Nightfall (Asimov)

From Academic Kids

Nightfall (1990), a  which Robert Silverberg produced by expanding and updating Asimov's original story
Nightfall (1990), a novel which Robert Silverberg produced by expanding and updating Asimov's original story

Nightfall is an influential science fiction short story by author Isaac Asimov. It was first published in the September 1941 issue of Astounding Science Fiction magazine under editor John W. Campbell. It was the 32nd story by Asimov, written while he was working in his father's candy store and studying in Columbia University. According to Asimov's autobiography, Campbell ordered Asimov to write the story after discussing with him a quotation from Ralph Waldo Emerson:

If the stars should appear one night in a thousand years, how would men believe and adore and preserve for many generations the remembrance of the city of God!

The story is set on a fictional planet, Lagash (Kalgash in the novel), located in a stellar system containing six stars. The "nightfall" of the title occurs only once every two thousand forty-nine years when the sole sun remaining above the horizon is occulted by a planetary body not directly observable to the planet's inhabitants. The impending approach of nightfall has the populace in a panic, fearing the end of their civilization.

Considered a classic of the genre, "Nightfall" has been anthologized no fewer than two dozen times, and has appeared in at least another half-dozen collections of Asimov's older stories. While frequently referred to as the best science fiction short story, not only of Asimov's but of anybody's, he said it was not his favourite (that being "The Last Question").

In the 1950s, the story was adapted on Dimension X and X Minus One, both Old-time radio programs.

In 1988, a low-budget movie was produced based upon the story. However, its script, while retaining the story's basic premise, deviated wildly from the original plot, and the film was roundly dismissed by critics and ridiculed by science fiction fans. Asimov himself disowned it. Another film version, whose fate was not any better than the first, was produced in 2000.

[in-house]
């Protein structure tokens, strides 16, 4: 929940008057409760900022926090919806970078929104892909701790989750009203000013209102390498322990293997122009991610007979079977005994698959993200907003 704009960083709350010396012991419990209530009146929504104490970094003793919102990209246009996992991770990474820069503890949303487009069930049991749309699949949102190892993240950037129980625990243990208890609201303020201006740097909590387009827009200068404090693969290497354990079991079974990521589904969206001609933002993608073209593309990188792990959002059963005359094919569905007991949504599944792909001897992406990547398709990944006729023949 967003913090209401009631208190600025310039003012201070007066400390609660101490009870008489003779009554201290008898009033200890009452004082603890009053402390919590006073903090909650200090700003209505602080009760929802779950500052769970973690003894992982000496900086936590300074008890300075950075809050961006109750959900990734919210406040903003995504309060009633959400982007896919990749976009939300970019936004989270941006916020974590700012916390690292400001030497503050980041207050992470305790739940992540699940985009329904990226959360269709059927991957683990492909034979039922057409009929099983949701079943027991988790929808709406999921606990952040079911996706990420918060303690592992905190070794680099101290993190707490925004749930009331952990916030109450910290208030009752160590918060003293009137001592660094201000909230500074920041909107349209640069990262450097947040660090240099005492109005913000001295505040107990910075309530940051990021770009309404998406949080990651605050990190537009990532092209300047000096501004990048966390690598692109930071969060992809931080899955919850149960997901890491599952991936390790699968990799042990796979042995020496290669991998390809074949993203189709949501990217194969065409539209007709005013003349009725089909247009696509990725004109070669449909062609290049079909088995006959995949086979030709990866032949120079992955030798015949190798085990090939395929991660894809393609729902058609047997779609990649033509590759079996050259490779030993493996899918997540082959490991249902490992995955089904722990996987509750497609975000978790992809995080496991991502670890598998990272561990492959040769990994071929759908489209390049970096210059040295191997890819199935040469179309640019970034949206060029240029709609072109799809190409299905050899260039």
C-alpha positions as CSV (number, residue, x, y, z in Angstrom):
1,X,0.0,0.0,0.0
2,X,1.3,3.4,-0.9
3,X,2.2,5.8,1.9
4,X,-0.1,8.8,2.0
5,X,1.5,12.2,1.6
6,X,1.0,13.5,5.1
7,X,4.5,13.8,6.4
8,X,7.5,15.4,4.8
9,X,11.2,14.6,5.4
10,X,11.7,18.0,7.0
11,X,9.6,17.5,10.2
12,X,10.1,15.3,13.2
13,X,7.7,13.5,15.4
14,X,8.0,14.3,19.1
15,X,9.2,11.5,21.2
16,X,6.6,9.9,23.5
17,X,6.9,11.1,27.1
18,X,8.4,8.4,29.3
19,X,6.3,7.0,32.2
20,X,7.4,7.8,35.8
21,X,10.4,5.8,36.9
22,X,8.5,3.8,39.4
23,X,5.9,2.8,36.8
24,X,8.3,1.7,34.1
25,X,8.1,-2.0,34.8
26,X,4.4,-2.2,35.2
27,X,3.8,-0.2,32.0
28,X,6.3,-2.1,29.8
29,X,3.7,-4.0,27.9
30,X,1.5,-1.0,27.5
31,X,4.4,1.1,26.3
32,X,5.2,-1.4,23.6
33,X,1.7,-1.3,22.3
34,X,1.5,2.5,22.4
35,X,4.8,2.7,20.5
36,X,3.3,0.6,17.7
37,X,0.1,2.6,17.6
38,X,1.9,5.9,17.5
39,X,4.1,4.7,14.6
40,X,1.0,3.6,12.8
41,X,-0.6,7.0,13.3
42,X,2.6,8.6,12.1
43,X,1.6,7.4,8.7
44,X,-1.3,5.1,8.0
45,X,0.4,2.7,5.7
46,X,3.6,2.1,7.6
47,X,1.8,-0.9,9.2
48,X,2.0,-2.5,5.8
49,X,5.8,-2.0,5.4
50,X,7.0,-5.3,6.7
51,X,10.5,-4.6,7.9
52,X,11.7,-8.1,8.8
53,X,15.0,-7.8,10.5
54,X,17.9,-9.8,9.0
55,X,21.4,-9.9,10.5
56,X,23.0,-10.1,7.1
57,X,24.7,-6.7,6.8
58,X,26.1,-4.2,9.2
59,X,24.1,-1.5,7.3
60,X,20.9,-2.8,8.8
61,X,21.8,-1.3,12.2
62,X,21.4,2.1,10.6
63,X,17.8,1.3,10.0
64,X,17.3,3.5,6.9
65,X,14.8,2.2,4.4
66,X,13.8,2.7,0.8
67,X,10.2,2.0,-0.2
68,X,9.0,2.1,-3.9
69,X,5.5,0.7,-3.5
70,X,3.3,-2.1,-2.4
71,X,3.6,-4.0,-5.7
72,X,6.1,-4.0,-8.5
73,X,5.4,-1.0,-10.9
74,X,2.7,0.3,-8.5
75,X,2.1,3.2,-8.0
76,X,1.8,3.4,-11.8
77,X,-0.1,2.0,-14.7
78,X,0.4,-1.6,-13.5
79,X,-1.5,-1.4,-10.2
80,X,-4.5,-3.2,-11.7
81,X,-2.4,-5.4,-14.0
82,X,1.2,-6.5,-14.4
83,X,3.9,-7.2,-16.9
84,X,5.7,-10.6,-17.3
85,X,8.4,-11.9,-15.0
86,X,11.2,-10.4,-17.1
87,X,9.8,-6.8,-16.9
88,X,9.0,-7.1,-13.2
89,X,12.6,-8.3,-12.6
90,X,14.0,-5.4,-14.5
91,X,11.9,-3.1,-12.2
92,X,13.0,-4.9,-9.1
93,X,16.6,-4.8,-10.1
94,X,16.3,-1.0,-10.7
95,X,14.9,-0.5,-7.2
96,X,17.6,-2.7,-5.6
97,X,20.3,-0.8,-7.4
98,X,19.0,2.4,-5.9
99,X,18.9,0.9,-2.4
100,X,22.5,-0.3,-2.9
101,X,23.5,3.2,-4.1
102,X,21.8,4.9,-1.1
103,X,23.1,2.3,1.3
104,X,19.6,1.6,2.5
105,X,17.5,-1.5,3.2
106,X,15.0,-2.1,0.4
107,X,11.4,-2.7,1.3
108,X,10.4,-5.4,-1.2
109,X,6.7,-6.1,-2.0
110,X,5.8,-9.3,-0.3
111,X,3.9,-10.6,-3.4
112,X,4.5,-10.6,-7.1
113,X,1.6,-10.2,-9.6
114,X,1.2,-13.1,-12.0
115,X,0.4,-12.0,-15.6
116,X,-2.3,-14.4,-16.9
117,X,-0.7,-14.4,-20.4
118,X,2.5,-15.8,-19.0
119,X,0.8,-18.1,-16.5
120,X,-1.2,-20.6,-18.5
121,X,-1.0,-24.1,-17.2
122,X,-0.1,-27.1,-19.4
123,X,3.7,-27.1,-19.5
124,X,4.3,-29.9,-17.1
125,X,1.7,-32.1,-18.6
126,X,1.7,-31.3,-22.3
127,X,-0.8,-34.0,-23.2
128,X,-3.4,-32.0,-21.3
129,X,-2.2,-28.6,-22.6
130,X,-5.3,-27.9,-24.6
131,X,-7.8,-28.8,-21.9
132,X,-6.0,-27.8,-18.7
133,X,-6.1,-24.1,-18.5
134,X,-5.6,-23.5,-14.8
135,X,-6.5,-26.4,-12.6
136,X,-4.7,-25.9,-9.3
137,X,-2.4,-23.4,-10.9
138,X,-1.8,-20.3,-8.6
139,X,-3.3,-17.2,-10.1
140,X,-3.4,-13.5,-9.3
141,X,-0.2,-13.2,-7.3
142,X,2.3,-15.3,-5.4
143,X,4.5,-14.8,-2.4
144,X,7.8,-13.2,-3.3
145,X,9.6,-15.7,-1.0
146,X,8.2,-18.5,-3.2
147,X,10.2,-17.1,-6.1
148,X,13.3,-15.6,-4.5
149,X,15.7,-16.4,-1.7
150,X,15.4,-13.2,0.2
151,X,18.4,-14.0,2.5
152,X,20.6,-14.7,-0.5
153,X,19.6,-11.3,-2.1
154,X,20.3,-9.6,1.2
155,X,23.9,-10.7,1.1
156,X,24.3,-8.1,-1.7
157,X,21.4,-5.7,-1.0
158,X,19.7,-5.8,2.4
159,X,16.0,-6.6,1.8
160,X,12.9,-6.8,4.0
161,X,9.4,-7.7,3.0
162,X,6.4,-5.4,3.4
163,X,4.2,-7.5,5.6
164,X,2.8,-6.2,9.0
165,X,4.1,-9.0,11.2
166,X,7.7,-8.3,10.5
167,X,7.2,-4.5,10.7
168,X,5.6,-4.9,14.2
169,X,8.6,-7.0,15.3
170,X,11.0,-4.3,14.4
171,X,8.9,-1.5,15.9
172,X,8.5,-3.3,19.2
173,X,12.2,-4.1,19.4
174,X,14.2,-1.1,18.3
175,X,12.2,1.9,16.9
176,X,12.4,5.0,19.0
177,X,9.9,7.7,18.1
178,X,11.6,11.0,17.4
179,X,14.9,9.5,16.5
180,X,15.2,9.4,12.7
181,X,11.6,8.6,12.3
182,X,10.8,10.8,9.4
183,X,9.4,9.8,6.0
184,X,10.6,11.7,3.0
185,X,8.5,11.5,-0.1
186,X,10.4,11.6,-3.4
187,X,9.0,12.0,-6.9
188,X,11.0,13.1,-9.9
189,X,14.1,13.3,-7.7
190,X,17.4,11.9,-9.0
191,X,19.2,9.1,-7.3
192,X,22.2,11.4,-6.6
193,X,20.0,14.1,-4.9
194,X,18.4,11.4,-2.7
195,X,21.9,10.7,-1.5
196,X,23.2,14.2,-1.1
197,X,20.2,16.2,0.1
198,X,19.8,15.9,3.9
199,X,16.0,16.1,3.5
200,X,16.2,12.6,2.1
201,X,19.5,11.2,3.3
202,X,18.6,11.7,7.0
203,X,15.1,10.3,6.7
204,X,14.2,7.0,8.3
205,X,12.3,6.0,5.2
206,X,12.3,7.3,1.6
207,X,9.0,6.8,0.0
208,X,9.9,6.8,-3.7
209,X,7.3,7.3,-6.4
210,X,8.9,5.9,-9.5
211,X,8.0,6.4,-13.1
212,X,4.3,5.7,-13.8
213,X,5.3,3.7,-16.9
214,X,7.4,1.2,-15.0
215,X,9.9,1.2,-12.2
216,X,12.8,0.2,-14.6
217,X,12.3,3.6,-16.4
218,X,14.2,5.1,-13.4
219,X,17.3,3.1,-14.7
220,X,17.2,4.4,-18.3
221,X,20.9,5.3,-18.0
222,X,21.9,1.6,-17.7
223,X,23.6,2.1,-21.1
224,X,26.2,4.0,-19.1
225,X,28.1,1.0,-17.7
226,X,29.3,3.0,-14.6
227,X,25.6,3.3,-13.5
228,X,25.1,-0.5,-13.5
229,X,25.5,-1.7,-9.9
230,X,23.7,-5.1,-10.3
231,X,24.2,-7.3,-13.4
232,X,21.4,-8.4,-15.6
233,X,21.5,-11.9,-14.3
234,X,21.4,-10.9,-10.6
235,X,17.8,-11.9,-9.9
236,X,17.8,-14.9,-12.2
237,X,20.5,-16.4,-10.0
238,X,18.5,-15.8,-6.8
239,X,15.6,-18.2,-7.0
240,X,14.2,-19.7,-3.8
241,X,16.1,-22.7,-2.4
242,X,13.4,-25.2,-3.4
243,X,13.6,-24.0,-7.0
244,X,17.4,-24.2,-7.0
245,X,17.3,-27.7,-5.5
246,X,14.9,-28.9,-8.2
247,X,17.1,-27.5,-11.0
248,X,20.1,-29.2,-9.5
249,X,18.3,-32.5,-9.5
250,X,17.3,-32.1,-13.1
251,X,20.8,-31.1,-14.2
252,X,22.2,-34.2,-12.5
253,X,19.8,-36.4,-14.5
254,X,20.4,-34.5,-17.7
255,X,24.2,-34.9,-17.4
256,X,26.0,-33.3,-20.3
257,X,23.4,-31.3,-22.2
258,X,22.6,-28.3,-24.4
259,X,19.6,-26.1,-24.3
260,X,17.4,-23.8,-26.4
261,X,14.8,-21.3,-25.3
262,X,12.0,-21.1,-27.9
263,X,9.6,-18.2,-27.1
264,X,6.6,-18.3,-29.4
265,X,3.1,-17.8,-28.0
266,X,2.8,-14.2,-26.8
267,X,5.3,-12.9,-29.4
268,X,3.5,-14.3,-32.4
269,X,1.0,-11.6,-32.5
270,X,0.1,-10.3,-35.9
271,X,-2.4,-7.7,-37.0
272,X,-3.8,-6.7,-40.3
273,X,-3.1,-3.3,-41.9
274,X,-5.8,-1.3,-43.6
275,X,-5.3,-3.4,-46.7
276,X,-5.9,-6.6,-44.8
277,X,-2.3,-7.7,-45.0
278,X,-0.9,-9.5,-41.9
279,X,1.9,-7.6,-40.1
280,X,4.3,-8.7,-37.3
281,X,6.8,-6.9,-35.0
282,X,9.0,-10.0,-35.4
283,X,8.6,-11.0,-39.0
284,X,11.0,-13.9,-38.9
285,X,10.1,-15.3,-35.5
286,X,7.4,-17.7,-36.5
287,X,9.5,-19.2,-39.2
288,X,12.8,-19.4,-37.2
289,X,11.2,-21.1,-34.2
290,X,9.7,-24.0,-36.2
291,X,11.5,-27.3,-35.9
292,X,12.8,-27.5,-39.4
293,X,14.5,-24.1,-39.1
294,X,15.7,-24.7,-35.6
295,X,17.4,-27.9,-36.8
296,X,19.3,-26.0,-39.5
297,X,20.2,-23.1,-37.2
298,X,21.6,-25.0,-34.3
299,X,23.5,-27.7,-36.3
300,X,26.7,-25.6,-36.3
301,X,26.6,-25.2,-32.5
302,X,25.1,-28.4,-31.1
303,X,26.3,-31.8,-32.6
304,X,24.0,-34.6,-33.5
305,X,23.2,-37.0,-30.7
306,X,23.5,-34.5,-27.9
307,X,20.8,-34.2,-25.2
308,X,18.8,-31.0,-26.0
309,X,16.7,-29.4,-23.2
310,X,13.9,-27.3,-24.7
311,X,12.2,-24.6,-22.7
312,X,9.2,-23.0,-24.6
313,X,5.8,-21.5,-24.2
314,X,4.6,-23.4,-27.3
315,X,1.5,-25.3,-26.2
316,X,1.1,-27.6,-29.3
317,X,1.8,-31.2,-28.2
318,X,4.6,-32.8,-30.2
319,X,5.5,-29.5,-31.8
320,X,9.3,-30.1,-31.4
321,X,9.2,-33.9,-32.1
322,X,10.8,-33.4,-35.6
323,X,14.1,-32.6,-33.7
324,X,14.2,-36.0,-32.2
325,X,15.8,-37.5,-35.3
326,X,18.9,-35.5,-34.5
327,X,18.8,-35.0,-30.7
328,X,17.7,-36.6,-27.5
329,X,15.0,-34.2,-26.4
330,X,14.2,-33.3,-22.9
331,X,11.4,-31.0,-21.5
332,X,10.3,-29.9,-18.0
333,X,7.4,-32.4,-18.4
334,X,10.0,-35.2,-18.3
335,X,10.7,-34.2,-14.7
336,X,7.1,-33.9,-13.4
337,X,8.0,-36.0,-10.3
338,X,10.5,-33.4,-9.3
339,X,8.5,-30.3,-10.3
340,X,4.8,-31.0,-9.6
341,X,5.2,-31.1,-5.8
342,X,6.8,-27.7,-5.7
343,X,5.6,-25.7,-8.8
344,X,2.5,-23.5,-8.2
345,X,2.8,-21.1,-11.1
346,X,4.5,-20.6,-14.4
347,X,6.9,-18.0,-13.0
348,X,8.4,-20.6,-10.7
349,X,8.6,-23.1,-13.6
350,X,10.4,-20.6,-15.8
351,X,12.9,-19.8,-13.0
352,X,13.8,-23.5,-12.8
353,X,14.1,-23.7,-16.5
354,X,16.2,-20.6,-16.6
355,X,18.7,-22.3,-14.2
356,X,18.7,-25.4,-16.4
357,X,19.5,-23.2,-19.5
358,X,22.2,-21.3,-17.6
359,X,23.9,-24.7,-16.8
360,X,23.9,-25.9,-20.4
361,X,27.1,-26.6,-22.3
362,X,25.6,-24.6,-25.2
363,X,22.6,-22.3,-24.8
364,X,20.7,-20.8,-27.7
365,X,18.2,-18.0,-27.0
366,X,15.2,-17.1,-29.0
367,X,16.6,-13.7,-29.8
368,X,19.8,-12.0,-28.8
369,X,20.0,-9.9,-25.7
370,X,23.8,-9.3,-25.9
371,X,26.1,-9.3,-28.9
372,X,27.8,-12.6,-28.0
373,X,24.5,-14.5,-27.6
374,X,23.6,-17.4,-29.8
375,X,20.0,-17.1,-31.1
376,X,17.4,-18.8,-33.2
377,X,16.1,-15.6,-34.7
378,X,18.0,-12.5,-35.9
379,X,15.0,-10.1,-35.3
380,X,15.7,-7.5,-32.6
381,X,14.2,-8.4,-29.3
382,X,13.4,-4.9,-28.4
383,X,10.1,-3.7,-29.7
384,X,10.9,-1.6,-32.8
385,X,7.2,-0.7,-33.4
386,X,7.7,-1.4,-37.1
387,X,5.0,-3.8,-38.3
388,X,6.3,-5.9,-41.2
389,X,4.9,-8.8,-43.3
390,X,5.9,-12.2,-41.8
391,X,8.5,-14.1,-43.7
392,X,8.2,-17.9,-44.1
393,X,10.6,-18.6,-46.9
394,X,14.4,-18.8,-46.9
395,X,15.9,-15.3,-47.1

In 1990, two years before Asimov's death, he collaborated with author Robert Silverberg on a novel-length revision of the original story. In fifty years, much about the original—despite its classic status—had become dated both scientifically and in terms of literary style. The novel significantly expands upon and updates the original premise. It was a commercial success but received mixed reviews. One notable change between "Nightfall" the short story and Nightfall the novel is that in the short story Asimov used the simplest, least complex and misleading names for objects in the story to avoid confusing the reader with irrelevant information. (Though this seems in keeping with Asimov's generally "unornamented" style, in this case he details his logic explicitly, in the prologue printed in the collection Nightfall and Other Stories.) Silverberg's novel reverses this practice, and many seemingly-random names for things such as the suns around which the world in question moves are granted "alien" names.

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